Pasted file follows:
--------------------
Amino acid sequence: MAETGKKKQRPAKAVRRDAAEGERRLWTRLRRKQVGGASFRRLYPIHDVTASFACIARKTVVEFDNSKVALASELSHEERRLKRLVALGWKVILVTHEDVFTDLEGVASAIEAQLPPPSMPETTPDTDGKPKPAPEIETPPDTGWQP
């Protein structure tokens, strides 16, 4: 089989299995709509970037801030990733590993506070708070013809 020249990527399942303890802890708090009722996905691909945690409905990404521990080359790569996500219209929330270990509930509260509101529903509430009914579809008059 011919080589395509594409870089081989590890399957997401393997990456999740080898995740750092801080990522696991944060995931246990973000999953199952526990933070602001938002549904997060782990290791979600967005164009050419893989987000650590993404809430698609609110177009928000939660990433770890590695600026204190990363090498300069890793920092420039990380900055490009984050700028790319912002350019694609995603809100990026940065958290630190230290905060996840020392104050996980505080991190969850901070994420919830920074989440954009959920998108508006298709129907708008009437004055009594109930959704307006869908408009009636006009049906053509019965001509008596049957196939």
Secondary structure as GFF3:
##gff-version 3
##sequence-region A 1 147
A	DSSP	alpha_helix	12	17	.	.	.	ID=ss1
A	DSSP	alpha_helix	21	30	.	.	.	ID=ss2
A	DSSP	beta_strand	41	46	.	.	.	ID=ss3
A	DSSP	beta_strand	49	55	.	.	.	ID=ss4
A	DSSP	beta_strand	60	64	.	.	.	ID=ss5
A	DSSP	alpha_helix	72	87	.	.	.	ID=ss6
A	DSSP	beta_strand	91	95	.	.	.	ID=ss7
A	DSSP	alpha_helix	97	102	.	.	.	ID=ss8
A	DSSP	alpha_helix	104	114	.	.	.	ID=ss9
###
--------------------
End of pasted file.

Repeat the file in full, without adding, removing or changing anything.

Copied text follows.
Amino acid sequence: MAETGKKKQRPAKAVRRDAAEGERRLWTRLRRKQVGGASFRRLYPIHDVTASFACIARKTVVEFDNSKVALASELSHEERRLKRLVALGWKVILVTHEDVFTDLEGVASAIEAQLPPPSMPETTPDTDGKPKPAPEIETPPDTGWQP
């Protein structure tokens, strides 16, 4: 089989299995709509970037801030990733590993506070708070013809 020249990527399942303890802890708090009722996905691909945690409905990404521990080359790569996500219209929330270990509930509260509101529903509430009914579809008059 011919080589395509594409870089081989590890399957997401393997990456999740080898995740750092801080990522696991944060995931246990973000999953199952526990933070602001938002549904997060782990290791979600967005164009050419893989987000650590993404809430698609609110177009928000939660990433770890590695600026204190990363090498300069890793920092420039990380900055490009984050700028790319912002350019694609995603809100990026940065958290630190230290905060996840020392104050996980505080991190969850901070994420919830920074989440954009959920998108508006298709129907708008009437004055009594109930959704307006869908408009009636006009049906053509019965001509008596049957196939």
Secondary structure as GFF3:
##gff-version 3
##sequence-region A 1 147
A	DSSP	alpha_helix	12	17	.	.	.	ID=ss1
A	DSSP	alpha_helix	21	30	.	.	.	ID=ss2
A	DSSP	beta_strand	41	46	.	.	.	ID=ss3
A	DSSP	beta_strand	49	55	.	.	.	ID=ss4
A	DSSP	beta_strand	60	64	.	.	.	ID=ss5
A	DSSP	alpha_helix	72	87	.	.	.	ID=ss6
A	DSSP	beta_strand	91	95	.	.	.	ID=ss7
A	DSSP	alpha_helix	97	102	.	.	.	ID=ss8
A	DSSP	alpha_helix	104	114	.	.	.	ID=ss9
###